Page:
Canadian Researchers Are Accelerating MS Rehabilitation Research. To advance MS rehabilitation, a team of multi-disciplinary rehabilitation researchers and clinicians from across Canada have come together to form a collaborative network called MSCanRehab. By creating this network, MSCanRehab can more quickly and efficiently develop and test new approaches, therapies, and technologies to help restore function in people living with MS. Together, this team aims to lead large-scale, multi-site clinical trials to advance discovery and transform the field of MS rehabilitation (read more – here).
“By bringing Canadian rehabilitation scientists together, MSCanRehab is setting research priorities and conducting collaborative clinical rehabilitation trials to move the field forward at a faster pace.”
– Dr. Michelle Ploughman, Memorial University
- Does Exercise Improve Depressive Symptoms in Youth with MS? Depression, fatigue, and cognitive impairment are estimated to affect up to 75% of youth with MS. In partnership with the National MS Society (NMSS) in the US, we’re funding a clinical trial led by Dr. Ann Yeh (The Hospital for Sick Children) to determine whether exercise can improve health outcomes, including depression, in youth with MS. This research has the potential to identify effective strategies to address MS symptoms and improve health outcomes in youth with MS.
Understanding MS risk factors will help support the development of early intervention and prevention strategies. We know Epstein-Barr virus (EBV) infection is a strong risk factor for MS. EBV is the virus that causes infectious mononucleosis (commonly called mono). Recently, EBV was shown to be a necessary and early trigger for MS disease onset. We are funding studies to further understand how EBV acts as a risk factor for MS and potential strategies to prevent infection or remove it. Read more about EBV here.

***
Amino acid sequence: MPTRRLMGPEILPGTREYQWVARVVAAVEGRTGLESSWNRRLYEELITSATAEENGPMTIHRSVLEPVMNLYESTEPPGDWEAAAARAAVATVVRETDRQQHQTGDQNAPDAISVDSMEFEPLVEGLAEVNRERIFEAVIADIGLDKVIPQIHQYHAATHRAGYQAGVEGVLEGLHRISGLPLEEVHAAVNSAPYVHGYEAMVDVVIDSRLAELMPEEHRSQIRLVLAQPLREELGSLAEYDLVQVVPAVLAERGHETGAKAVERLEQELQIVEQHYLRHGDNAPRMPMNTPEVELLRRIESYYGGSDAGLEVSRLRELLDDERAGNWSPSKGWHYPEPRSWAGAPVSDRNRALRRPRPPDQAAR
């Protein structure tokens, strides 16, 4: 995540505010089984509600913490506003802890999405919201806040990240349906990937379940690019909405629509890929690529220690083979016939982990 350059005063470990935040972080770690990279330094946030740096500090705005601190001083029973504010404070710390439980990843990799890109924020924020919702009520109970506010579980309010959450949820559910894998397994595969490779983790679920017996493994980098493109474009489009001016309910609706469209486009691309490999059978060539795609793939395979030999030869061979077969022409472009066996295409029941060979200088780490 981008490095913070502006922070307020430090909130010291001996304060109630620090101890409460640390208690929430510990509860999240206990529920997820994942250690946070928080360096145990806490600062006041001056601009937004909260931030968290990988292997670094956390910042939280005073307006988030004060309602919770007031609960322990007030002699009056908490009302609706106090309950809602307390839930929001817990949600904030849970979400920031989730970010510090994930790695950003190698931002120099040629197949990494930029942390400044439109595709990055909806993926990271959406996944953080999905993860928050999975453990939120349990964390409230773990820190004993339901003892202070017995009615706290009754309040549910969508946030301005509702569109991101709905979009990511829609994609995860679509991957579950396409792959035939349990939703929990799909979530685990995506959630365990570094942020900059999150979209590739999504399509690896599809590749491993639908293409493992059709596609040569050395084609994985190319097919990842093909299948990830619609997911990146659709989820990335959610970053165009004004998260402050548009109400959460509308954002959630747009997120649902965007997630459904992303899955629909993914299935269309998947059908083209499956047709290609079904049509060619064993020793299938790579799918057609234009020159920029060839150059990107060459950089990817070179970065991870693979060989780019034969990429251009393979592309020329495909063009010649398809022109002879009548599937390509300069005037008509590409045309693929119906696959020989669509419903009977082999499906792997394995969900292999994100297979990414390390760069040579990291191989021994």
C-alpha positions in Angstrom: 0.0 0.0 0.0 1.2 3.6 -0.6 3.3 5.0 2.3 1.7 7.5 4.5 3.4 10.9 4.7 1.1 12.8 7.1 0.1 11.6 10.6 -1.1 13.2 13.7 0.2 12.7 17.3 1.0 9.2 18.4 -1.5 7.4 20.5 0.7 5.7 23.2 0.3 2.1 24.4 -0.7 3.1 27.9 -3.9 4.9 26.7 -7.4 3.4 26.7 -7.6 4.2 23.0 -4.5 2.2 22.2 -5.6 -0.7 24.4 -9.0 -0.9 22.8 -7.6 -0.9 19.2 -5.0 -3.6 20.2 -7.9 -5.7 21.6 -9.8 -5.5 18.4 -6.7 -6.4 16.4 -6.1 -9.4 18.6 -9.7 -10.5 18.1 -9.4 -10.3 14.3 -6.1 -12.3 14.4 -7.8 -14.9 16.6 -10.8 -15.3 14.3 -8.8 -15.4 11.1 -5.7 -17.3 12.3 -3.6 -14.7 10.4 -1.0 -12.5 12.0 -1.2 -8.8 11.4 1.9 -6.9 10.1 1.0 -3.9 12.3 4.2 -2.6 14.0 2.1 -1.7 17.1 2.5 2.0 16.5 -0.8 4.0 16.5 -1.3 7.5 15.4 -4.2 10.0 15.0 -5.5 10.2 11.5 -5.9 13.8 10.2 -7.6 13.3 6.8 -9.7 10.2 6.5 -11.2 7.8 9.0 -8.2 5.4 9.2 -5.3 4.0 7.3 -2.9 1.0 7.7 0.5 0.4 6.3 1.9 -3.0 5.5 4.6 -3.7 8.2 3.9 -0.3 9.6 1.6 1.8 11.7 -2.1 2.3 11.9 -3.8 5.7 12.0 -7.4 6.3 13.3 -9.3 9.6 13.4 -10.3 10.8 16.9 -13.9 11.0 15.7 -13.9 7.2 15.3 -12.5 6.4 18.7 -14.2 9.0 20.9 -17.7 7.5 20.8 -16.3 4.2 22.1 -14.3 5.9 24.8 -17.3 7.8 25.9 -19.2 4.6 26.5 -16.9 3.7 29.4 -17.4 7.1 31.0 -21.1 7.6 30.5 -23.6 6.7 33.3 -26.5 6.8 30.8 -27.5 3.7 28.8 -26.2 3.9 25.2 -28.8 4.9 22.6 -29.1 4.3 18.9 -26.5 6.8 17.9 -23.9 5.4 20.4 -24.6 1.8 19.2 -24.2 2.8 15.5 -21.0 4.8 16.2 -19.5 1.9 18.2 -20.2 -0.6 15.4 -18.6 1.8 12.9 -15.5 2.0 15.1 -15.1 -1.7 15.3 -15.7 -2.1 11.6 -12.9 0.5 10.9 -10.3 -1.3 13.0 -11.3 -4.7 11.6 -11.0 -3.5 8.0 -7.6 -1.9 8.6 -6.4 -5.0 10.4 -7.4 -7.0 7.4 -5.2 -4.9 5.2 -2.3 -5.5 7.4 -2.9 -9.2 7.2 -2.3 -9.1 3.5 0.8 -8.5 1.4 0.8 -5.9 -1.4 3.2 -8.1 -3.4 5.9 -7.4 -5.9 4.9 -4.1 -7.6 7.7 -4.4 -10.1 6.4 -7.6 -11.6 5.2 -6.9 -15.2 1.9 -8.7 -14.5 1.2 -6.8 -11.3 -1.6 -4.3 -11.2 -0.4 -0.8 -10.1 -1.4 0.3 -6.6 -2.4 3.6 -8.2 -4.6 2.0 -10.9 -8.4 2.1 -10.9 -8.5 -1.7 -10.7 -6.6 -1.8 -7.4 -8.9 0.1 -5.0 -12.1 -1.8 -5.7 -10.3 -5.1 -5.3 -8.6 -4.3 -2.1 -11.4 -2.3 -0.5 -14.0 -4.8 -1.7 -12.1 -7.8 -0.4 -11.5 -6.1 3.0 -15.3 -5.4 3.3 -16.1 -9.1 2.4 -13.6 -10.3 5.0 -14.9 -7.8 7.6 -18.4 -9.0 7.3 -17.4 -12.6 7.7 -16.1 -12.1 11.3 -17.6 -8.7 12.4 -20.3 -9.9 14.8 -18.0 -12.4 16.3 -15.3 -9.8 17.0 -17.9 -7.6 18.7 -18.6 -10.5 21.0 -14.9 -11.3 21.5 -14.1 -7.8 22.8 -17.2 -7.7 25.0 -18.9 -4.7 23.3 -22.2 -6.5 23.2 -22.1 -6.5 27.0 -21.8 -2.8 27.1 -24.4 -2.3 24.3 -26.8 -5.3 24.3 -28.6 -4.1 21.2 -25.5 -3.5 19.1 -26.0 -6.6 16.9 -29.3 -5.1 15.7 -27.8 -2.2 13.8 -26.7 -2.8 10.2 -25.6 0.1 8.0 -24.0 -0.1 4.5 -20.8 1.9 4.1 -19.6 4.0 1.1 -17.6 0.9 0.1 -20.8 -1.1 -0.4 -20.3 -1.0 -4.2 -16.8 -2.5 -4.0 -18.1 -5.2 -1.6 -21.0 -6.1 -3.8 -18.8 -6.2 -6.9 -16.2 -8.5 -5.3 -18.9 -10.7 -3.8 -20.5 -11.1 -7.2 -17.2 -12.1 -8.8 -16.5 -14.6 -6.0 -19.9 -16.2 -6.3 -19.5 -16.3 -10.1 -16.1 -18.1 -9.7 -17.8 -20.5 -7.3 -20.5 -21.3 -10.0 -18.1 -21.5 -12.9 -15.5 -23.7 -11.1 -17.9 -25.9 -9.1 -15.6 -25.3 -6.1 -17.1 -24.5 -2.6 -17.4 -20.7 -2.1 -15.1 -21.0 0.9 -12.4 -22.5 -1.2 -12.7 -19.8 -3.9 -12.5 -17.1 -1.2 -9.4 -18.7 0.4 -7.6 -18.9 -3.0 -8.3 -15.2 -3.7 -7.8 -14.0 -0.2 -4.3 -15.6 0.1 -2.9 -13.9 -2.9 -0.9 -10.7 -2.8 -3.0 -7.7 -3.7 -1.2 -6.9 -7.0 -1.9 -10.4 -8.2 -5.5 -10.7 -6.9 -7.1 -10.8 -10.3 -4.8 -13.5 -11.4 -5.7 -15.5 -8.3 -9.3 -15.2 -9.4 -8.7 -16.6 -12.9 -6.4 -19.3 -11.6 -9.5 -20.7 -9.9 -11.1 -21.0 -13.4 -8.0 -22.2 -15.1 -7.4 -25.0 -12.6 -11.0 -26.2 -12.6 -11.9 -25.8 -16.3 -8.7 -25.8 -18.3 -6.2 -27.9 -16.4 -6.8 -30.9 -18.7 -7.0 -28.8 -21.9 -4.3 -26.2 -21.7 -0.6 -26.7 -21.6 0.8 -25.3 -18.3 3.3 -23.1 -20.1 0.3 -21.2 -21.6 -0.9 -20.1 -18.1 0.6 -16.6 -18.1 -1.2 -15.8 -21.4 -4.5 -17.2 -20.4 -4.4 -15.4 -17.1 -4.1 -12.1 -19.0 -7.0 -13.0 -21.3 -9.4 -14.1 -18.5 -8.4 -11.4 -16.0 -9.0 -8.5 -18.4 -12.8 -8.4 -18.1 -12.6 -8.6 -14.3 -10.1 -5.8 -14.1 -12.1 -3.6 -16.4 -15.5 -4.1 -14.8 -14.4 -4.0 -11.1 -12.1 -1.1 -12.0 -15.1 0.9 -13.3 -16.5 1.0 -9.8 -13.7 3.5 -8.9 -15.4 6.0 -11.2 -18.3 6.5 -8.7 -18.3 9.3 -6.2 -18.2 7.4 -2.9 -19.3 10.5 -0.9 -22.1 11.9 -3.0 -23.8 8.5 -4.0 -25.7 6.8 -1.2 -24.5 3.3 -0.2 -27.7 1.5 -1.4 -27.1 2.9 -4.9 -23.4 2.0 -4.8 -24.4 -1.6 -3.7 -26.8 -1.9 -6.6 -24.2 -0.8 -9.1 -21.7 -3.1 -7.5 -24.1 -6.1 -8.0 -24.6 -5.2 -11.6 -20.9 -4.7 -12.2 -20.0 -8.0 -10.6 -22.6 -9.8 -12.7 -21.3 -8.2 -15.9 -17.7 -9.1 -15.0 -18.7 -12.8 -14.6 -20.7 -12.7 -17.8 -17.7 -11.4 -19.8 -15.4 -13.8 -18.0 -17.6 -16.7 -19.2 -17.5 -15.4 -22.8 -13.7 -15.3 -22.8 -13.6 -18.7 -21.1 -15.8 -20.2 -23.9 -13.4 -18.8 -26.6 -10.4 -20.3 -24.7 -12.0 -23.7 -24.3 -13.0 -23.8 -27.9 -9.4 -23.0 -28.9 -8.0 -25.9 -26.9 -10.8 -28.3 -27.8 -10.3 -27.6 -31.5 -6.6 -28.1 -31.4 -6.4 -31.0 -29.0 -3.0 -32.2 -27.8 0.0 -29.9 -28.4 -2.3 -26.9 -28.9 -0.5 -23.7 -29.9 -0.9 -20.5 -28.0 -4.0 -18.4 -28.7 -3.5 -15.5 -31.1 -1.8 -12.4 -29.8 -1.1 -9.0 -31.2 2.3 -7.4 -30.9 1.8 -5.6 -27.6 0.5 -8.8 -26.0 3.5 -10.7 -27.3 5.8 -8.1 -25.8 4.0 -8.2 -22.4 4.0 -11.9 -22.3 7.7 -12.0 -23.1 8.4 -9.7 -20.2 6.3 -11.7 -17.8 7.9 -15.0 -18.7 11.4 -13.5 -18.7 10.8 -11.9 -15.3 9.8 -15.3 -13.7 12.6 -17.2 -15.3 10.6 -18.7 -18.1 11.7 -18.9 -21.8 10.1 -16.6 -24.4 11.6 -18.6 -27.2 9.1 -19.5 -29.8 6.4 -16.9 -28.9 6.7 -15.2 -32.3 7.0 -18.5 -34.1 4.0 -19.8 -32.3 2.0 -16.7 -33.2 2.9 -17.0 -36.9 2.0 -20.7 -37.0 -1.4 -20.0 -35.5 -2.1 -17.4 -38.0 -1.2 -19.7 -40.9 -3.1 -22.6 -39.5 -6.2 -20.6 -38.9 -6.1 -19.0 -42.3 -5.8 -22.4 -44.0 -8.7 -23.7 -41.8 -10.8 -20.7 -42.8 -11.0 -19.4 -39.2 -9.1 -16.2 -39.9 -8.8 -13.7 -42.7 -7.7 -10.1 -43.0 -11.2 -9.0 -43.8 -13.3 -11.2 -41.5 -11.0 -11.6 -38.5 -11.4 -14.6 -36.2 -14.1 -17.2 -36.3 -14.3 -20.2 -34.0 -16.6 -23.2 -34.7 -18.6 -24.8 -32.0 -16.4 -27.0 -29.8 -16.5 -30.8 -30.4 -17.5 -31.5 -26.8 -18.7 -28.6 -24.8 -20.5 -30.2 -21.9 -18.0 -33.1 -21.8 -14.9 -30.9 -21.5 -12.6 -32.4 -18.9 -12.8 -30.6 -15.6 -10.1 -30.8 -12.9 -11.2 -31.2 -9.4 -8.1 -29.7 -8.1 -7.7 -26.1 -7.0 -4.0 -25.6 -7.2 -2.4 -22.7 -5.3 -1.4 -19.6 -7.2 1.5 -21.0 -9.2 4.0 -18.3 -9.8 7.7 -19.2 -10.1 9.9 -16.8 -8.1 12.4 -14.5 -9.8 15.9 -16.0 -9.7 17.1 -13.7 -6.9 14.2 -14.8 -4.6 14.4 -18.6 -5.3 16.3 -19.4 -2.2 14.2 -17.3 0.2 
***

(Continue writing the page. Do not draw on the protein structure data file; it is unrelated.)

Understanding EBV in MS – from autoimmunity to treatment approaches. In partnership with NMSS, we’re funding two Canadian-based research studies aimed at better understanding the role of EBV in MS onset and progression. Dr. Marc Horwitz (University of British Columbia) and team will develop a unique mouse model that can be infected with human EBV. This animal model will allow researchers to better understand how EBV works to increase risk of MS, assess the role of EBV in different MS subtypes (i.e., relapsing-remitting MS and primary progressive MS), and examine potential treatment and preventative strategies. Dr. Horwitz will also test different therapeutic strategies (e.g., vaccine against EBV) to either prevent or remove existing infection in an animal model of MS.
When does MS begin after Epstein-Barr Virus Infection? Dr. Dalia Rotstein (St. Michael’s Hospital) and team are examining population health data to understand the timeline from getting infectious mononucleosis to MS onset. They will also look at the timeline from infectious mononucleosis to the starting point of the MS prodromal phase, a period of early non-specific symptoms before MS onset. Findings from this research will be important for developing diagnostic and therapeutic strategies to prevent MS. Read more about this study here.
We greatly appreciate the commitment of MS researchers who are advancing our knowledge and understanding of MS and training of the next generation of researchers. Together, we will continue to work towards a world free of MS.